Feeds:
Posts
Comments

Archive for August 17th, 2010

By way of preface Marcel Carne’s Les Enfants du Paradis (1946) is about theater. From the first repeated three knocks where the curtain goes up we are given to look into the lives of certain personages who are caught up in the currents where their lives entangle with the rest. Most of these are living on the edge- criminals, actors, prostitutes and beggars. The title ‘children of paradise’ clearly indicates they are the stars and their lives are as fascinating and rich whether they for the price of two centimes wish to be the purveyors of lives unfolding before them or boo the actors off the stage if annoyed. Theater within a theater as a form helps us to examine reality and wish fulfillment as relevant to people regardless of class or wealth. What they get to see at Theatre des Funambules may be stock Italian comic characters, fantastic props and situations but they can still hitch their humdrum lives to it.
Before narrating a great scene I shall quote the dialogue between two actors who have had their first taste of emoting before the footlights. Both have been preparing their lives for this break and they have the satisfaction that they did rather well.
Baptiste the mime speaks about the gods who crowd nightly to see their performers, thus:
Yes they understand every thing.They are poor people, but I am like them. I love them. I know them well. Their live are small, but they have big dreams…”
As an actor a mime he duly acknowledges he owes his art to them. Unless he hobnobs with them in their natural haunts and see life as performed by them in their unguarded moments he would be lost.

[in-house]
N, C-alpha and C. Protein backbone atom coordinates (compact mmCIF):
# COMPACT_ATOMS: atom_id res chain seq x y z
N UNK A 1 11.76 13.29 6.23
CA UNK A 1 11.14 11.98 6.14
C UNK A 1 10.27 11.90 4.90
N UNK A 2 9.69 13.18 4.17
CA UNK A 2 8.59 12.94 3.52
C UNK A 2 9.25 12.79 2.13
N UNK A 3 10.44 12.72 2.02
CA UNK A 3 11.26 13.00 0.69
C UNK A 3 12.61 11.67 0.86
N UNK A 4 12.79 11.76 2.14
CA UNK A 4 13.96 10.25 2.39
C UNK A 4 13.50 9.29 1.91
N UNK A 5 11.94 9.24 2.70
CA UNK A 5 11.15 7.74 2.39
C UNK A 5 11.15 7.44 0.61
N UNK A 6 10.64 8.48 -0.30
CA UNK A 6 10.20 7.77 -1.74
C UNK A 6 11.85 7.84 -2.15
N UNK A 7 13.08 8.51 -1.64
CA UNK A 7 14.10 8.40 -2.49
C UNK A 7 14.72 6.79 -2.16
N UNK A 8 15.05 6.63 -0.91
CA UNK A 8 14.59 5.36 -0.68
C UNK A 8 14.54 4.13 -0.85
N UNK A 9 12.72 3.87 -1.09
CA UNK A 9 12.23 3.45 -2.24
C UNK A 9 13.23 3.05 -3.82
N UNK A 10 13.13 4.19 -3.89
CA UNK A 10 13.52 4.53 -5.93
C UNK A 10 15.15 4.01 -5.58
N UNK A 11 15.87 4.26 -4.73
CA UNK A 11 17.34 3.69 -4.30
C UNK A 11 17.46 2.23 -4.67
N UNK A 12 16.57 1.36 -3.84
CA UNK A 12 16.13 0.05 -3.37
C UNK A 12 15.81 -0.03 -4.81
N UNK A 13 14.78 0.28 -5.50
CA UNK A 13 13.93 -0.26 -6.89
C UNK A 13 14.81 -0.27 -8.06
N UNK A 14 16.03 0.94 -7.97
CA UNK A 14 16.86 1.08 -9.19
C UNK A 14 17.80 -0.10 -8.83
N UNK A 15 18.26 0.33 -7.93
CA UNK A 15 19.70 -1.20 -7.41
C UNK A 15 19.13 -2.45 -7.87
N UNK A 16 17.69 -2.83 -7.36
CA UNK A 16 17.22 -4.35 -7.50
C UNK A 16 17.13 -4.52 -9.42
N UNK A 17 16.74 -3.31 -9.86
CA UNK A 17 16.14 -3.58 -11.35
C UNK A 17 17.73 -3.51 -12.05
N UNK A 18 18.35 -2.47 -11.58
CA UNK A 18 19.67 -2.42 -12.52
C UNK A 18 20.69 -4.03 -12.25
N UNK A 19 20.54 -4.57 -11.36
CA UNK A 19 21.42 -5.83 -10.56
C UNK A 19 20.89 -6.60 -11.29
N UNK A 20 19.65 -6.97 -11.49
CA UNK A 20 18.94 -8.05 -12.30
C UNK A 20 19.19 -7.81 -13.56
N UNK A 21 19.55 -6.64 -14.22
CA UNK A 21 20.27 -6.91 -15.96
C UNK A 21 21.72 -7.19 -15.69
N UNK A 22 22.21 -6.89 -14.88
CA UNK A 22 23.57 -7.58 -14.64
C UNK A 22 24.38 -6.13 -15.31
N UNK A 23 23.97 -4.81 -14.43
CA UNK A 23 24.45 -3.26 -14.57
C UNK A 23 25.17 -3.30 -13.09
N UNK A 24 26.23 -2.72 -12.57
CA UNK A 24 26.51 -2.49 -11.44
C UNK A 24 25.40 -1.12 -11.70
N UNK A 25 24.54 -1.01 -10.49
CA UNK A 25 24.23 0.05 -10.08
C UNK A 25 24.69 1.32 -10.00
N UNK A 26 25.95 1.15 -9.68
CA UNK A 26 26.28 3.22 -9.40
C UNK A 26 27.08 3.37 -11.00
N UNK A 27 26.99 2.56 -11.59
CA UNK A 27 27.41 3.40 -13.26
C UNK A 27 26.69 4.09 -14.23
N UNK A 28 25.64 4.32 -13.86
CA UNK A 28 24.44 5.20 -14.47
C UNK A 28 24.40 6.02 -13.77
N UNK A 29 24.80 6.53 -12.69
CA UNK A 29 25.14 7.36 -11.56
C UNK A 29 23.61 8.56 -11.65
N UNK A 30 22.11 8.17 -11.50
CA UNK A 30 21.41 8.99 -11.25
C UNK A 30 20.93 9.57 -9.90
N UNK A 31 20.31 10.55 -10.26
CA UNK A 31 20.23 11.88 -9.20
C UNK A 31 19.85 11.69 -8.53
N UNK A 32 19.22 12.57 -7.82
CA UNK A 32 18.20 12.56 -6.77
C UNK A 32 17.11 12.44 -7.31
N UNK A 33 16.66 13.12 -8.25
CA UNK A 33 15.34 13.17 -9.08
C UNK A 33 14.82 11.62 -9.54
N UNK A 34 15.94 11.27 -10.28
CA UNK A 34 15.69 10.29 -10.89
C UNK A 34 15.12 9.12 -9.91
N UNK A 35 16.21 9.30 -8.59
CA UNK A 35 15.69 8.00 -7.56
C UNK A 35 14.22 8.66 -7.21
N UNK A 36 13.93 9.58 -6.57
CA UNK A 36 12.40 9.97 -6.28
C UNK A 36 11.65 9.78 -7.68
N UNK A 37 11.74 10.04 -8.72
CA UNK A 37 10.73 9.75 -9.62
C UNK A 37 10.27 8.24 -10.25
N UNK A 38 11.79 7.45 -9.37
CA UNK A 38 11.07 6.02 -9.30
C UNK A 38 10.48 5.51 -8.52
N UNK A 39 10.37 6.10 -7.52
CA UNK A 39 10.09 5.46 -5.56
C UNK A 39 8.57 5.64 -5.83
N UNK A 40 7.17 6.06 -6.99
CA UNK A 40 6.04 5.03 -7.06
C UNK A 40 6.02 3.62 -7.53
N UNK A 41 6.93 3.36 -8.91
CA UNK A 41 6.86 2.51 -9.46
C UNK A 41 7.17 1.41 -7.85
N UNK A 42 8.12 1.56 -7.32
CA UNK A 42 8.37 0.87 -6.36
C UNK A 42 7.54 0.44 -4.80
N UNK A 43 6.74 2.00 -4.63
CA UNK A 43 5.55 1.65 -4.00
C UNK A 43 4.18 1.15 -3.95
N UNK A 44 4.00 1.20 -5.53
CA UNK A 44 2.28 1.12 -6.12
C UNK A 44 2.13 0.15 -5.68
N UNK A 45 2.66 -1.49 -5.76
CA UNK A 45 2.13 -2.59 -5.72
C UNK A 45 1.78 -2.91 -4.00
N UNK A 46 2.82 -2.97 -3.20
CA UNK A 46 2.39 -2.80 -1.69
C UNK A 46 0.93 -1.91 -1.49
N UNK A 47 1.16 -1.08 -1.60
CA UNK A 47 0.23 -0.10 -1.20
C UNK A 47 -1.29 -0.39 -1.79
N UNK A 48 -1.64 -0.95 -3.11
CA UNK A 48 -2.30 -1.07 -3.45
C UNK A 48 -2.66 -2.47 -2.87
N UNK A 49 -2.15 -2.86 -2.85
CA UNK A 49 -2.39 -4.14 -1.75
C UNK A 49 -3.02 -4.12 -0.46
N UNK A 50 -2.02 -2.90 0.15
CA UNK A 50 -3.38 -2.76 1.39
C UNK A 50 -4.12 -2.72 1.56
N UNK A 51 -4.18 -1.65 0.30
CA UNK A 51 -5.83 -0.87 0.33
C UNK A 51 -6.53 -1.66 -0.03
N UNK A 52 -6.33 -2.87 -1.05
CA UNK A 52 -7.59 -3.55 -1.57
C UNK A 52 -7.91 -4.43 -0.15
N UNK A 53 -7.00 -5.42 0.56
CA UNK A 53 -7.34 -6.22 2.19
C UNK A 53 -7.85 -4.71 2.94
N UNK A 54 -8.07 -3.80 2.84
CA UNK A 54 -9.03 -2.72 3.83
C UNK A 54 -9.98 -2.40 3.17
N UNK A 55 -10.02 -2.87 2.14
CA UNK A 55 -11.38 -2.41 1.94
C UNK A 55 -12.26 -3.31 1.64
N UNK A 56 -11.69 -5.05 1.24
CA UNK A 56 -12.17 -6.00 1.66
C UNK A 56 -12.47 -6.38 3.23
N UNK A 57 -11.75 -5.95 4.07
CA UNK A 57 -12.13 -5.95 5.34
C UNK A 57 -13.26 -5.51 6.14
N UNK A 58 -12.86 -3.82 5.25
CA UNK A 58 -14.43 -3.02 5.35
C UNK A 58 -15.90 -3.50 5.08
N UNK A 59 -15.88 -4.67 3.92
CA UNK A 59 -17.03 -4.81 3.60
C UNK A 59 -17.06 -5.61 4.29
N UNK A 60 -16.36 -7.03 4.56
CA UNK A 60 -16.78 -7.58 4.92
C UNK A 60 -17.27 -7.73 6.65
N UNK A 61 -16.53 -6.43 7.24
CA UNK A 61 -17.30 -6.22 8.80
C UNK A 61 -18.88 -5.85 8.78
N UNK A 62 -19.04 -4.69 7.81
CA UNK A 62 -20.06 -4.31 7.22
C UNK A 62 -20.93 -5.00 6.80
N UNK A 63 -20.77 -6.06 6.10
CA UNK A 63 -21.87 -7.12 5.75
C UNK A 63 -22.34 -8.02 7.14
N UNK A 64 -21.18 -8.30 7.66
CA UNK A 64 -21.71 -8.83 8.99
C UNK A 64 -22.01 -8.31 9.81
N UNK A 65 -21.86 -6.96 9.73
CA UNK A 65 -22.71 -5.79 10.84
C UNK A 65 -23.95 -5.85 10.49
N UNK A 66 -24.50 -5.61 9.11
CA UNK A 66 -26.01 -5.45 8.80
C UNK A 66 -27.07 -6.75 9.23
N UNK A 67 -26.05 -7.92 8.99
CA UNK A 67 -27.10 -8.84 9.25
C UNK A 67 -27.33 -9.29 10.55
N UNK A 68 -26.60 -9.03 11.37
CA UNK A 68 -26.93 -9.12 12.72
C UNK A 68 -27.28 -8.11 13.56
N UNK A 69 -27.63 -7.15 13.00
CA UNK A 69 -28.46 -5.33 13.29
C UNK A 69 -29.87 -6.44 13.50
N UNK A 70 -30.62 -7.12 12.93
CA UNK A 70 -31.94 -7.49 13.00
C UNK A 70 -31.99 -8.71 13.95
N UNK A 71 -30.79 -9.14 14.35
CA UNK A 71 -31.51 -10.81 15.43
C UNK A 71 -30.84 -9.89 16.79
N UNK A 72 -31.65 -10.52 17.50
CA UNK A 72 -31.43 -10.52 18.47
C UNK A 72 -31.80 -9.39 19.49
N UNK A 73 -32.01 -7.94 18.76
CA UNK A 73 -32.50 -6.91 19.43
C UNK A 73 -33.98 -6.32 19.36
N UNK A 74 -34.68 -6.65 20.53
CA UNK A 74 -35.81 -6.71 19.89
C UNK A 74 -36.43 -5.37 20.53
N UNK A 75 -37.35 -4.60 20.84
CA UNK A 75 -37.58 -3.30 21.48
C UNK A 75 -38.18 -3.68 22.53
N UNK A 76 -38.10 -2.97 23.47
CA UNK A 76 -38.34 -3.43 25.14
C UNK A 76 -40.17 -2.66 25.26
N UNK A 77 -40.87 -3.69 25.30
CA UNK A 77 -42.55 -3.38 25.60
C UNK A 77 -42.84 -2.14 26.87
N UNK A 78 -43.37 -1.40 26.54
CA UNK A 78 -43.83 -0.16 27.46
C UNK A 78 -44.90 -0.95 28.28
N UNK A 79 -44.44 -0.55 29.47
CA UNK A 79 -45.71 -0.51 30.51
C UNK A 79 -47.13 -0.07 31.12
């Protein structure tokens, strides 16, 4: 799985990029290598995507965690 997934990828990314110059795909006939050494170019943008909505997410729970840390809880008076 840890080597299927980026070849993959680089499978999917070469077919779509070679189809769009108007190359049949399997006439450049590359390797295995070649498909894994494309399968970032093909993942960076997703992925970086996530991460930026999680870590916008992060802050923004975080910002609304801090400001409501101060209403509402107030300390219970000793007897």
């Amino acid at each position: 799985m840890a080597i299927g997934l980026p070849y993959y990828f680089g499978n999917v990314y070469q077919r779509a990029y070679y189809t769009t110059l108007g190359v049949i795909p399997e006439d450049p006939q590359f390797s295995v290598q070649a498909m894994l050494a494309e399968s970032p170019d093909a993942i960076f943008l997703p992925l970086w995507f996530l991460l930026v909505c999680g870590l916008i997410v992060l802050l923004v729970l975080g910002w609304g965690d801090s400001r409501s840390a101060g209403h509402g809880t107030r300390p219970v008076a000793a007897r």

This explains why he stepped out mysteriously in the night causing the other actor to describe him ‘a real alley cat, Monsieur Baptiste!’
Baptiste’s solitary walk takes him to the scene with Fil de Soie the blind beggar beautifully essayed by Gaston Modot.
The beggar wonders why he is walking on tiptoe. Baptiste has no money to give him but he walks just the same he wants to see everything. Soon the mime and the beggar warm up to each other. The beggar shall treat him that night. They go to the next door, to the seedy ‘Robin Roundbreast’. The beggar says,’You who like to learn things, this’ll amuse you.’
Soon we see the blind beggar is as much surprised what happens there as the mime. The beggar who considered the street as his beat learns a few lessons he never thought possible. Even in low haunts life springs surprises for those have ‘eyes’ to see. The scene where Baptiste realizes the beggar is not really blind is beautifully shown.
Close shot of Baptiste still stupefied with astonishment. Then shot of both of them, Baptiste three quarters back view. The waiter brings two glasses and a bottle.
The beggar says,” You can’t believe your eyes, can you, actor? Smiling.But it is very simple. Outside I am blind…incurable and in here I am cured.. It is a miracle isn’t it?” There is another great acting when the Old clothes man approaches them. Fil de Soie as if by reflex turns away from the mime not to compromise his companion. The beggar then finds that he need not have worried. Jericho knows the actor and they have no love lost between them.
The two scenes at the Robin Redbreast is a key to understand the core value of the film. Art of theater and of course film, is enriched by life. Rich or poor is besides the point.
(ack:classic film scripts/pub:Lorrimer publishing Ltd.,-1968)Baptiste

Read Full Post »

Follow

Get every new post delivered to your Inbox.

Join 1,612 other followers